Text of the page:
Michael Sells' book "Approaching the Qur'an" evokes a slice of life on a public bus in Egypt, as passengers scramble aboard and jockey for position. There is standing room only and its hard to breathe. But at a certain moment when the bus begins its journey, a tape cassette of al-Quran is played and "a meditative calm begins to set in. People relax. The jockeying for space ends. The voices of those who are talking grow quieter and less strained. Others are silent, lost in thought. A sense of shared community overtakes the discomfort. What seemed at the beginning like a long ordeal is suddenly over. As the bus pulls into its destination, the spell is broken and the passengers disembark."
Sells then asks a question that points to the physiological and psychological benefits of the recitation of al-Quran and this, of course, includes al-Fatiha:
"What was the spirit that came over these passengers? In asking such a question, I use a word, spirit, from everyday language that is also at the heart of the world's religious traditions. Among the common meanings of the word are: "an animating or vital principle; a supernatural being; a temper or disposition, especially when vigorous or animated; the immaterial intelligent or sentient part of a person; and an inclination, tendency, mood." The English word derives from the Latin spirare (to blow, breathe) and the related word, inspiration, means etymologically, a breathing into. There is no doubt that Qur'anic recitation is based on patterns of breath and has an effect on the breathing patterns of those who hear it. The slowing down of breathing is an essential aspect in almost all meditative traditions, and Qur'anic reciters are trained rigorously in breath control. As they recite the Qur'an in long phrases based on deep, slow exhalations, and as they leave a meditative silence during inhalation, those hearing such patterns begin to breathe more slowly and deeply.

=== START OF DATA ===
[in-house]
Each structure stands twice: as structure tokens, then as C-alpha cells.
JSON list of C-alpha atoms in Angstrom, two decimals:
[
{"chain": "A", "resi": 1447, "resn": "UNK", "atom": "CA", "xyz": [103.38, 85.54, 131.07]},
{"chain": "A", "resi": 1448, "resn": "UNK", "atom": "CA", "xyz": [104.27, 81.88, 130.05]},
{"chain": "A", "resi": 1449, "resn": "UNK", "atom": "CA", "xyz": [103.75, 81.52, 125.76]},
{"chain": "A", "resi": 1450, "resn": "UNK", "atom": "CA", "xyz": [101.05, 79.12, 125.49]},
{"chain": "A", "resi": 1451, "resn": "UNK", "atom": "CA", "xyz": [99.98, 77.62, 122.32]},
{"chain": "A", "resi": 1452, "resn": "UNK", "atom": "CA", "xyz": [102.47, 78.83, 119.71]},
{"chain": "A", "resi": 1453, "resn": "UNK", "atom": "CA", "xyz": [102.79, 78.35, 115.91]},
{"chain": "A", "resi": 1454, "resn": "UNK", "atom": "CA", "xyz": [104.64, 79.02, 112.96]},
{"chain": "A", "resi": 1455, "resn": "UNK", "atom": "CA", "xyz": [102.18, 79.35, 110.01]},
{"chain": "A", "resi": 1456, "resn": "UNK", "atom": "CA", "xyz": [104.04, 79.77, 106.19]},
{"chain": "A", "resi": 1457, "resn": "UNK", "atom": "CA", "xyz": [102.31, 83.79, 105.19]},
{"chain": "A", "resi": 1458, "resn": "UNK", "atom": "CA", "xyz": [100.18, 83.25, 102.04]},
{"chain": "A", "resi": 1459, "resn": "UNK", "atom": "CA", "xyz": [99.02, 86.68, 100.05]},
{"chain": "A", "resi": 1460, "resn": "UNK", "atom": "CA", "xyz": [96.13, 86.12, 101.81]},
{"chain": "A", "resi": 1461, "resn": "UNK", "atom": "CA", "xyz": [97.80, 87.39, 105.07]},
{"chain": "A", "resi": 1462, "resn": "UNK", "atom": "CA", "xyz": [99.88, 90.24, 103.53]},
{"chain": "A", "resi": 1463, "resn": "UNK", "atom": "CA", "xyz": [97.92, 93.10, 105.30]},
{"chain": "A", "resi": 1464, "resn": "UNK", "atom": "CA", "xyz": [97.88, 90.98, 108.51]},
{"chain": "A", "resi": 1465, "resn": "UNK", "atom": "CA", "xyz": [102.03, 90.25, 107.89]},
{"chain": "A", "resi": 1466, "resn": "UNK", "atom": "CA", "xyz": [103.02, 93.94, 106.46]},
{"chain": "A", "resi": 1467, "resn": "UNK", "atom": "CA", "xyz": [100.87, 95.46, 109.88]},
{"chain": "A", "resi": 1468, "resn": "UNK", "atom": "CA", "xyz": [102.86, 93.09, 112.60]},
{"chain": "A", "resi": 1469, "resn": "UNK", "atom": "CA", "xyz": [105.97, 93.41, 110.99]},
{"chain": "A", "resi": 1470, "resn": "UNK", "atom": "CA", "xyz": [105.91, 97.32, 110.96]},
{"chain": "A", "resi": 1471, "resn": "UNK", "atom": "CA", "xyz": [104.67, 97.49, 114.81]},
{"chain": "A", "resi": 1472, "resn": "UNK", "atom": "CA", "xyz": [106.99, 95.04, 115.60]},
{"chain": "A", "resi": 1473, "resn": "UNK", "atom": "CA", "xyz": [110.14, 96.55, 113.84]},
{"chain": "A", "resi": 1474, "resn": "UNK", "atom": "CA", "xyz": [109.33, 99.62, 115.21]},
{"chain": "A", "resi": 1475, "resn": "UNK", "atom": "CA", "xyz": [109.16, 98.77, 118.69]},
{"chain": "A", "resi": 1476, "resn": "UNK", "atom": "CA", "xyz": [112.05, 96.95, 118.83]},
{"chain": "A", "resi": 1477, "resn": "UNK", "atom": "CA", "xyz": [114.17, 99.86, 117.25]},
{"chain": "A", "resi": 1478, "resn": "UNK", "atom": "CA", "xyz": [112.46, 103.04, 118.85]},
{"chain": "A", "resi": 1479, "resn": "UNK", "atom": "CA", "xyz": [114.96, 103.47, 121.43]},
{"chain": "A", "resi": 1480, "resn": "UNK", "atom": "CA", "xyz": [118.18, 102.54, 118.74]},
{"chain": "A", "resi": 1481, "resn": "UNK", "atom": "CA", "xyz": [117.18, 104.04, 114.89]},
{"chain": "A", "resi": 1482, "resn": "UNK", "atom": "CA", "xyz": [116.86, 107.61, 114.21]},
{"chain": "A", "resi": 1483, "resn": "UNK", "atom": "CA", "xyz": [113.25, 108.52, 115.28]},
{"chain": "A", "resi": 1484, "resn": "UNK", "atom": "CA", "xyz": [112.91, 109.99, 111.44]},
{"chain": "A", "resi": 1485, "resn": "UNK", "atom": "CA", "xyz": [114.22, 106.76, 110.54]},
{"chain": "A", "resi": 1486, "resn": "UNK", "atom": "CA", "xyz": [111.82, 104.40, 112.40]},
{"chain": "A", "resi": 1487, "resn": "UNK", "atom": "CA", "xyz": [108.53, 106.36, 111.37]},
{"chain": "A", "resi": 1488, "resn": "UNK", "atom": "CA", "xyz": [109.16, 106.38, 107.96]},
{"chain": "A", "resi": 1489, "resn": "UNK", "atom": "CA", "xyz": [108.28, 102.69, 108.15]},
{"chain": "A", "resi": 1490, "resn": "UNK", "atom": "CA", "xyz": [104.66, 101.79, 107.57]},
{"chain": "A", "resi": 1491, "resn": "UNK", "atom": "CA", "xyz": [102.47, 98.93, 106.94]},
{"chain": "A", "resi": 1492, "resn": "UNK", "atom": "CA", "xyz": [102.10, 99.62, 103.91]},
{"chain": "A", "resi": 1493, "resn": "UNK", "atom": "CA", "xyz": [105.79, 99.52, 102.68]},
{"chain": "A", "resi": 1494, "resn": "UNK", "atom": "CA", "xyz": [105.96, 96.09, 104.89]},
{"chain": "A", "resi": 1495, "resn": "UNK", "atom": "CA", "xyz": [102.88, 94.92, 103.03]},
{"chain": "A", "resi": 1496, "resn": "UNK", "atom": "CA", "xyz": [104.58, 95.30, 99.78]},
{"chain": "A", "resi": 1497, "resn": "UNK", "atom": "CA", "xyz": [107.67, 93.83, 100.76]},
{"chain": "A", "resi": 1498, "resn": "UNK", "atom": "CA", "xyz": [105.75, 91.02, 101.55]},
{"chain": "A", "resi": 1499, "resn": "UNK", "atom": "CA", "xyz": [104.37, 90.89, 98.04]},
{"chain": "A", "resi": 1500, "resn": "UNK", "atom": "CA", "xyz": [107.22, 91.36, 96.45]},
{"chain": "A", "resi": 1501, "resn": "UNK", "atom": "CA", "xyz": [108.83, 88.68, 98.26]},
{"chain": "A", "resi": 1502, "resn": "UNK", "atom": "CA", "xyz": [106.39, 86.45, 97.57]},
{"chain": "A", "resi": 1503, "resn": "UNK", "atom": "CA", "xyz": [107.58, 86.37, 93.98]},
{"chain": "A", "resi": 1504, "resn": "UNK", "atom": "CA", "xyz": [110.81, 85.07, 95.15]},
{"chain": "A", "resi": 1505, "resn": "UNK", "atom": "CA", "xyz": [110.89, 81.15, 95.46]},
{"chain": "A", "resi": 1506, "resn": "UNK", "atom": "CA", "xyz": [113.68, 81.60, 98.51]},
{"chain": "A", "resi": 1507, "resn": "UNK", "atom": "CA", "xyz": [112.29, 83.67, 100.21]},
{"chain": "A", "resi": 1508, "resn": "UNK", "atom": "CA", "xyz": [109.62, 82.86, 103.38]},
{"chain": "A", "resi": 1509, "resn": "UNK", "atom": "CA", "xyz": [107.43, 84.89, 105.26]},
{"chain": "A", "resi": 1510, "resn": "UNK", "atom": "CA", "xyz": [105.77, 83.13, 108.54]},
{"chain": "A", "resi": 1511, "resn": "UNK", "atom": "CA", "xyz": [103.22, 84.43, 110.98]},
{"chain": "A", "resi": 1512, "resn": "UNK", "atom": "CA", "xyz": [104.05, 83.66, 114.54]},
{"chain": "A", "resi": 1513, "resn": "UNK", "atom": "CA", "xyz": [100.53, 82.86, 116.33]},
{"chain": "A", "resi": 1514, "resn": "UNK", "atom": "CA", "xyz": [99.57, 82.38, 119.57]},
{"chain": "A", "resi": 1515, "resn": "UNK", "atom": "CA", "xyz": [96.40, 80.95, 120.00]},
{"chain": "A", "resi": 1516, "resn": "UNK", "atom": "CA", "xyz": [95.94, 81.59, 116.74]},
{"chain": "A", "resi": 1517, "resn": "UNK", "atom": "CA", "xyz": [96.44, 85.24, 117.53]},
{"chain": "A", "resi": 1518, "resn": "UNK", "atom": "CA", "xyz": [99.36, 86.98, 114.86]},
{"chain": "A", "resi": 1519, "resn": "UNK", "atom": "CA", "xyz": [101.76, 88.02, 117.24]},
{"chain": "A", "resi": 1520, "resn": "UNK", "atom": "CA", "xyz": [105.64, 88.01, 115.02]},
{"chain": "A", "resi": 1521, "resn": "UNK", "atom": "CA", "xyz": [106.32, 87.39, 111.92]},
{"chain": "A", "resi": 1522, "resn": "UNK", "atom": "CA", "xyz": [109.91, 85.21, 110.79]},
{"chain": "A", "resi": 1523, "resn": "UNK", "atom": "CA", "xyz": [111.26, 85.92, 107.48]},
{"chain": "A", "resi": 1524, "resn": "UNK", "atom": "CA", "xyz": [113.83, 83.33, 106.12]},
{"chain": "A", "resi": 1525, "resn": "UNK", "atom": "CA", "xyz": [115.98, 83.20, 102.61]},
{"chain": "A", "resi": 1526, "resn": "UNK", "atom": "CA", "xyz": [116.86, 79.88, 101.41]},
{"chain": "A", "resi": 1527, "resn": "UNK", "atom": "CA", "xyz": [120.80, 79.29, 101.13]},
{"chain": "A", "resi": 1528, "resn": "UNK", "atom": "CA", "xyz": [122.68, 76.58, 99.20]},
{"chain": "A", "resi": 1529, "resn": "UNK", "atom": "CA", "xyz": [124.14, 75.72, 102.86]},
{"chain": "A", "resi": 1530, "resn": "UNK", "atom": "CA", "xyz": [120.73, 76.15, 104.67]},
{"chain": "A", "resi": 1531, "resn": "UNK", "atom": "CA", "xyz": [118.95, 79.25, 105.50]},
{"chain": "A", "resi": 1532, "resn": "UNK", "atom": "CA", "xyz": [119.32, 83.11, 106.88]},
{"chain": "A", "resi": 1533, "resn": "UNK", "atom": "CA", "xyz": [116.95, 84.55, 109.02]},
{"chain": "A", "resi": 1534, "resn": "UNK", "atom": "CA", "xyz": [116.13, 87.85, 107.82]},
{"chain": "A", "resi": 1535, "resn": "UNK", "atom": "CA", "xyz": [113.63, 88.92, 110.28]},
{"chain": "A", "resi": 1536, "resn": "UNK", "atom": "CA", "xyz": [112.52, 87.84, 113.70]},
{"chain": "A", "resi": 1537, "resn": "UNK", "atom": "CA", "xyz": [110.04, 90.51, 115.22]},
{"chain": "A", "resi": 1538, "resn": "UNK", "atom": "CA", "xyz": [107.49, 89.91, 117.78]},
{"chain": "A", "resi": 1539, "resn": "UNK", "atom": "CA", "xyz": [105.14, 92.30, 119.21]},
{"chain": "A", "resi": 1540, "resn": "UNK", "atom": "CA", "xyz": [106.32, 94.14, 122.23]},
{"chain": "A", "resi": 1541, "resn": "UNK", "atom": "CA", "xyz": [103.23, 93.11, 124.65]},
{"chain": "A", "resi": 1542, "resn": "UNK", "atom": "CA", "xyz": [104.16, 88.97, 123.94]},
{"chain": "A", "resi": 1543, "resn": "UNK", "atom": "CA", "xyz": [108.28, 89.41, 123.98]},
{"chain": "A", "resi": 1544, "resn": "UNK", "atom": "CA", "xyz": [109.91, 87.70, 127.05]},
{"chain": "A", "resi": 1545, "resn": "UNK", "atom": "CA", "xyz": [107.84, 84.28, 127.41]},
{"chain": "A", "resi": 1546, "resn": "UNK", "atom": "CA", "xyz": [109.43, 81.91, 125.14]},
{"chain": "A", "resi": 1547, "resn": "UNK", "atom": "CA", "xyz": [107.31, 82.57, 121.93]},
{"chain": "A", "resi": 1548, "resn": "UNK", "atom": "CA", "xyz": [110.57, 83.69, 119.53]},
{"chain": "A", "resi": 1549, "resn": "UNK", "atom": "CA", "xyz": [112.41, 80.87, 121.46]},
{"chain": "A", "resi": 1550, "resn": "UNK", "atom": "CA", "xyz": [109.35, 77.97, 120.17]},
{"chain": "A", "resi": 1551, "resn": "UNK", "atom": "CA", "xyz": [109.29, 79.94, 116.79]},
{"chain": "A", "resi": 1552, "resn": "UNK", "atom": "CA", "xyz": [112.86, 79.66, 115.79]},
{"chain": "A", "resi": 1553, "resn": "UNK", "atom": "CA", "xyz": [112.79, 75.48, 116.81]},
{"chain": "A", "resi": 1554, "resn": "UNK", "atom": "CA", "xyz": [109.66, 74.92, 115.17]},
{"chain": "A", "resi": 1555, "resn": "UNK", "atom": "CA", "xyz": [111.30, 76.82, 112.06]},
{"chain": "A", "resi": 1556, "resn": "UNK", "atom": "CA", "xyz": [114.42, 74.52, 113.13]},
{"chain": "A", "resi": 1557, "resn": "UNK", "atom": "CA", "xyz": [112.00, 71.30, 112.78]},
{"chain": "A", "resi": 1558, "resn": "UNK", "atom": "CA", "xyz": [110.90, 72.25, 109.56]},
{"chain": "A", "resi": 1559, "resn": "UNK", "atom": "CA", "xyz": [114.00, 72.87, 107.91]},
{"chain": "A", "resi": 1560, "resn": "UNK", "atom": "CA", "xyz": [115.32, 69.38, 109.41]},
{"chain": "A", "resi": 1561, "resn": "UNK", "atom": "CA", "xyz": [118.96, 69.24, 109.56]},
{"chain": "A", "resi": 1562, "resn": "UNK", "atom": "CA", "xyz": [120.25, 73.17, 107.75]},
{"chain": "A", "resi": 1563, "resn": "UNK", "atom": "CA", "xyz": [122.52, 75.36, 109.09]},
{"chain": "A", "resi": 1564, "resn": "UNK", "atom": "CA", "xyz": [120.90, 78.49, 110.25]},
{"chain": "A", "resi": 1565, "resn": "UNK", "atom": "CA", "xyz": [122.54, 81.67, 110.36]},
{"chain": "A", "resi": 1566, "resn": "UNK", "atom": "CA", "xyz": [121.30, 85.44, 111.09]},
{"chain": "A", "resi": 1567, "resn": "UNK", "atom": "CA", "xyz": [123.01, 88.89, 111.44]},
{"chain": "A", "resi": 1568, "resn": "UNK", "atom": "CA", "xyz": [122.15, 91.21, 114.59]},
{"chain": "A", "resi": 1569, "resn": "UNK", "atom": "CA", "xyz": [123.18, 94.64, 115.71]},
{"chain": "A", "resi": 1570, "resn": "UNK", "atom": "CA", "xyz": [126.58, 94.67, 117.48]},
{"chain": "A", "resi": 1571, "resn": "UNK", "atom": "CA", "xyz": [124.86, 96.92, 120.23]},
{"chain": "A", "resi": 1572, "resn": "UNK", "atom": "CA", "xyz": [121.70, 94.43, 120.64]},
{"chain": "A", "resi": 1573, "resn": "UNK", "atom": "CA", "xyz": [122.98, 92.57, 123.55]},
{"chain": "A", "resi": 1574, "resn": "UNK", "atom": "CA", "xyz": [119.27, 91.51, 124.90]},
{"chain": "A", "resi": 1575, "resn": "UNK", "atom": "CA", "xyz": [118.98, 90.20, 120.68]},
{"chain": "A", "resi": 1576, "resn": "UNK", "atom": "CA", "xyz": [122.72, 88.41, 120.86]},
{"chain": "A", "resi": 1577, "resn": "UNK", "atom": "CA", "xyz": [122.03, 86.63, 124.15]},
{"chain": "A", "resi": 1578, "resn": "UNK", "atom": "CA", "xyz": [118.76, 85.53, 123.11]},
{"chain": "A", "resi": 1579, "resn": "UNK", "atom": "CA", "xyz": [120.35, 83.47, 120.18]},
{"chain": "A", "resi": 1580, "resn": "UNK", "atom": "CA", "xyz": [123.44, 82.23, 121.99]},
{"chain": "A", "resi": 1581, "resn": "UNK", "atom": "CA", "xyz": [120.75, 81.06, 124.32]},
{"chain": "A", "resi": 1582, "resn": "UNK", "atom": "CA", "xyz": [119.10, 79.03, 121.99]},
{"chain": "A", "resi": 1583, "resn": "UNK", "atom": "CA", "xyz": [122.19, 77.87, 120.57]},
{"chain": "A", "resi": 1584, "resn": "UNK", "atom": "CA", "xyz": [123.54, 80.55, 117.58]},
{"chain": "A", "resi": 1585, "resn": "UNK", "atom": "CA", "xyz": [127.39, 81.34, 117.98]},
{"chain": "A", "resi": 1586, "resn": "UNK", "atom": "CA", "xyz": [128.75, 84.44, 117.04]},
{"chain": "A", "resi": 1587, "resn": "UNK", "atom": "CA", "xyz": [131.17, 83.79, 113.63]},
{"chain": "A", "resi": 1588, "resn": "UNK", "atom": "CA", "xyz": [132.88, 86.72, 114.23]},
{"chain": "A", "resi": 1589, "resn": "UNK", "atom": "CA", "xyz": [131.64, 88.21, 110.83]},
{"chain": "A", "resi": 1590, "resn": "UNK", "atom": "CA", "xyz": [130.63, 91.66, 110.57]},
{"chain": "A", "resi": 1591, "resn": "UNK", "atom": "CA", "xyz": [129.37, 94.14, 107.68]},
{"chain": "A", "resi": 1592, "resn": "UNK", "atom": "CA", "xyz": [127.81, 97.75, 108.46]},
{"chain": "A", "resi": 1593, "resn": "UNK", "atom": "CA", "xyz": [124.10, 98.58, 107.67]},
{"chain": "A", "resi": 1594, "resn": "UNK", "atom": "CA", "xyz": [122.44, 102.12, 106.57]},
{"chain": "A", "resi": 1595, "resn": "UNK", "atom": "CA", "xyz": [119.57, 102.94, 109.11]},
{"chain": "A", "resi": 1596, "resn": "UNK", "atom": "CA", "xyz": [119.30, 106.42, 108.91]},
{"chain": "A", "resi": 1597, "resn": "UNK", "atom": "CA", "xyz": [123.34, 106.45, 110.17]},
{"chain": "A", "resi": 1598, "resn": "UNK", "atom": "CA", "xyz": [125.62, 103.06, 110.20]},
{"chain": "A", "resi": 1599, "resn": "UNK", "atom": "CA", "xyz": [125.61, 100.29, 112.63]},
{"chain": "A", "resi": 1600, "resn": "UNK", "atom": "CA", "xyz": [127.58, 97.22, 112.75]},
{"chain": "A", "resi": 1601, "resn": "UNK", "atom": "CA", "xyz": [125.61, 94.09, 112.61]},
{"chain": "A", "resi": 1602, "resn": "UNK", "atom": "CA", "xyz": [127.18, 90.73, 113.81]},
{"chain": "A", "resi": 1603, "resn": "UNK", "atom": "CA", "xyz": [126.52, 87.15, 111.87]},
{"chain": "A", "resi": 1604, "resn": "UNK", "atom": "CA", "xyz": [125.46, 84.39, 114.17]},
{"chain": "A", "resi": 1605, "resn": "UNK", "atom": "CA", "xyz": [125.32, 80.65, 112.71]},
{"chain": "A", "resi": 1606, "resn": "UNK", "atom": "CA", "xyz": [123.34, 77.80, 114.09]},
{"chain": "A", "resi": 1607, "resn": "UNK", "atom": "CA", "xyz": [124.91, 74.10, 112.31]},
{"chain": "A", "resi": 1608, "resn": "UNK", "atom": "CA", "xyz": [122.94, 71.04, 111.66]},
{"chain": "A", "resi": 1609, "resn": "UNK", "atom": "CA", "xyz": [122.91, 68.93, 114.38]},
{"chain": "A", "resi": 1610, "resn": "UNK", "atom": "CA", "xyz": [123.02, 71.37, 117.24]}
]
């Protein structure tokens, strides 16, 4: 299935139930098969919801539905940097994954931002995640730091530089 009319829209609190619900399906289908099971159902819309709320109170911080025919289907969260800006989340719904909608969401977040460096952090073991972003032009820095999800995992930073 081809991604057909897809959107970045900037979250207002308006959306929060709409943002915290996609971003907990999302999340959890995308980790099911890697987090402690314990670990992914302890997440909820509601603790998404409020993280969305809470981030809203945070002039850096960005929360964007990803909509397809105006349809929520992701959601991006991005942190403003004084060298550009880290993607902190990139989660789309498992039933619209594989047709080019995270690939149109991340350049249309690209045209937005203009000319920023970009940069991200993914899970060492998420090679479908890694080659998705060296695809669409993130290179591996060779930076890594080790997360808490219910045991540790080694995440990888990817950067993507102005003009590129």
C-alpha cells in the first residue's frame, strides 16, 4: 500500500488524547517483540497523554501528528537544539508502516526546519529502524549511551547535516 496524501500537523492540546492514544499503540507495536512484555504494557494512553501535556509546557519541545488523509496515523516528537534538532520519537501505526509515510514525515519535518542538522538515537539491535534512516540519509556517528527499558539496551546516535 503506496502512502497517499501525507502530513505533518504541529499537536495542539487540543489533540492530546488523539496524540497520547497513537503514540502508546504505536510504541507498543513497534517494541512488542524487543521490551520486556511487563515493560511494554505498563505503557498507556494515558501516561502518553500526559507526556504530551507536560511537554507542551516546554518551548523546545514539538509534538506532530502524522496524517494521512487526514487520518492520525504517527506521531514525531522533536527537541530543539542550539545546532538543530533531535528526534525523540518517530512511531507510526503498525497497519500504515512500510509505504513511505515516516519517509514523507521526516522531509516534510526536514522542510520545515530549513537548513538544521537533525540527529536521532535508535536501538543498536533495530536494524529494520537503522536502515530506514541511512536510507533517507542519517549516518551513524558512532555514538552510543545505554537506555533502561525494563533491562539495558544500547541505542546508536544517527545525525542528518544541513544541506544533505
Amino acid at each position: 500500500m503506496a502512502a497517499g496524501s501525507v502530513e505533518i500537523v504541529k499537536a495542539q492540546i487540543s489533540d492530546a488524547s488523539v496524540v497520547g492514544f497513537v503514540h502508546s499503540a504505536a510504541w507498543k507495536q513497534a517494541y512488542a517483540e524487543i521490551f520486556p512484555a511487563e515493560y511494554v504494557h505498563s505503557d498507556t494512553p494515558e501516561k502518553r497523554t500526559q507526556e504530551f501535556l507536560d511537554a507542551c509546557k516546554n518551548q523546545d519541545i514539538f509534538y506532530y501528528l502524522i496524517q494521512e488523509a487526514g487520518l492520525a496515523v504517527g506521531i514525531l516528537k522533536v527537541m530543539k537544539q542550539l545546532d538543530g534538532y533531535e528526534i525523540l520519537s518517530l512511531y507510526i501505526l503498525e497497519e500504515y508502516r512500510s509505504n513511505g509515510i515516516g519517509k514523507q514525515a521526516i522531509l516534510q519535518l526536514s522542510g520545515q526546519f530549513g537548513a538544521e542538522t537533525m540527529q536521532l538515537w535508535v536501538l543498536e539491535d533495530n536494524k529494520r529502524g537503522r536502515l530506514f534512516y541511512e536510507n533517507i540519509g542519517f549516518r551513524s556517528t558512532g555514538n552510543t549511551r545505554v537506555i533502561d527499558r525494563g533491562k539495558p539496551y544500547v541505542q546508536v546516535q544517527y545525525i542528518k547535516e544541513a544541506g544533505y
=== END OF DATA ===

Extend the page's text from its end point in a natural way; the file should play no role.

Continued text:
Beyond the effects of breathing, there is a particular quality to the sound of the Qur'an that anyone familiar with it in Arabic will recognize. For centuries, Qur'anic commentators have discussed the power and beauty of this sound, what they call the nazm of the Qur'an, the composition, or more loosely but perhaps more richly translated, the Qur'anic "voice." In turn, nazm, is one of the key concepts in i'jaz al-Quran (analysis of the inimitability of the Qur'an) which is a standard feature of Qur'anic commentary. Yet, while we have a rich history of testimonies to the power and the beauty of the Qur'anic voice, few explanations have been offered for how that voice works in relationship to the sound of the Qur'an. Here I will discuss the elusive relationship of sound to meaning in the Qur'an by focusing on the Qur'anic understanding of spirit (ruh), a word that in Arabic is also related to breath. Much of the discussion of spirit in the Qur'an, in both classical commentaries and modern scholarship, is an attempt to define it as a particular being - as Gabriel, or another great angel, or yet another delimited entity.
~ excerpt from "Approaching the Qur'an" by Michael Sells, pp. 183-184